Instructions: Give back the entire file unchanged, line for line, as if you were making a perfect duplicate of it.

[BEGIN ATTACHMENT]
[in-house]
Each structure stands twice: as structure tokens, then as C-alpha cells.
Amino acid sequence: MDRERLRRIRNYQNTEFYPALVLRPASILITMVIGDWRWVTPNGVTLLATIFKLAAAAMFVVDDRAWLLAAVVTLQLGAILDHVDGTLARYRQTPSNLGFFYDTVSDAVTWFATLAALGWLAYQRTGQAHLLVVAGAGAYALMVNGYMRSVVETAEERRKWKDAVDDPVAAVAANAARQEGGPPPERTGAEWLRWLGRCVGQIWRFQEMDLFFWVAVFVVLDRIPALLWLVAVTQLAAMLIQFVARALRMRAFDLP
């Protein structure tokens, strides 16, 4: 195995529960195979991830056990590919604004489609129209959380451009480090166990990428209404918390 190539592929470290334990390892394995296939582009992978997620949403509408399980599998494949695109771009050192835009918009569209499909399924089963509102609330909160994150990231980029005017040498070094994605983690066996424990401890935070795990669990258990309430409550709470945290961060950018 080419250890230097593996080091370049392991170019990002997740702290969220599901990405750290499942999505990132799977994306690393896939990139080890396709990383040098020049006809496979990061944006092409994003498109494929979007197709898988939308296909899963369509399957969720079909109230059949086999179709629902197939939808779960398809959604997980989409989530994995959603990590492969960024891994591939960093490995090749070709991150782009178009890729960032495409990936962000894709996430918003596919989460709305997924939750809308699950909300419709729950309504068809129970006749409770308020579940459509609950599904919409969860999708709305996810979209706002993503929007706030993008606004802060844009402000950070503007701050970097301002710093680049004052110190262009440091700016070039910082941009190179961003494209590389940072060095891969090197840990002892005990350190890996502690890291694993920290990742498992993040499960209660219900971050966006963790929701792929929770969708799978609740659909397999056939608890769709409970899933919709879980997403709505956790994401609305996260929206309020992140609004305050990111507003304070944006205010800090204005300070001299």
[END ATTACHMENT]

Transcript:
[in-house]
Each structure stands twice: as structure tokens, then as C-alpha cells.
Amino acid sequence: MDRERLRRIRNYQNTEFYPALVLRPASILITMVIGDWRWVTPNGVTLLATIFKLAAAAMFVVDDRAWLLAAVVTLQLGAILDHVDGTLARYRQTPSNLGFFYDTVSDAVTWFATLAALGWLAYQRTGQAHLLVVAGAGAYALMVNGYMRSVVETAEERRKWKDAVDDPVAAVAANAARQEGGPPPERTGAEWLRWLGRCVGQIWRFQEMDLFFWVAVFVVLDRIPALLWLVAVTQLAAMLIQFVARALRMRAFDLP
């Protein structure tokens, strides 16, 4: 195995529960195979991830056990590919604004489609129209959380451009480090166990990428209404918390 190539592929470290334990390892394995296939582009992978997620949403509408399980599998494949695109771009050192835009918009569209499909399924089963509102609330909160994150990231980029005017040498070094994605983690066996424990401890935070795990669990258990309430409550709470945290961060950018 080419250890230097593996080091370049392991170019990002997740702290969220599901990405750290499942999505990132799977994306690393896939990139080890396709990383040098020049006809496979990061944006092409994003498109494929979007197709898988939308296909899963369509399957969720079909109230059949086999179709629902197939939808779960398809959604997980989409989530994995959603990590492969960024891994591939960093490995090749070709991150782009178009890729960032495409990936962000894709996430918003596919989460709305997924939750809308699950909300419709729950309504068809129970006749409770308020579940459509609950599904919409969860999708709305996810979209706002993503929007706030993008606004802060844009402000950070503007701050970097301002710093680049004052110190262009440091700016070039910082941009190179961003494209590389940072060095891969090197840990002892005990350190890996502690890291694993920290990742498992993040499960209660219900971050966006963790929701792929929770969708799978609740659909397999056939608890769709409970899933919709879980997403709505956790994401609305996260929206309020992140609004305050990111507003304070944006205010800090204005300070001299």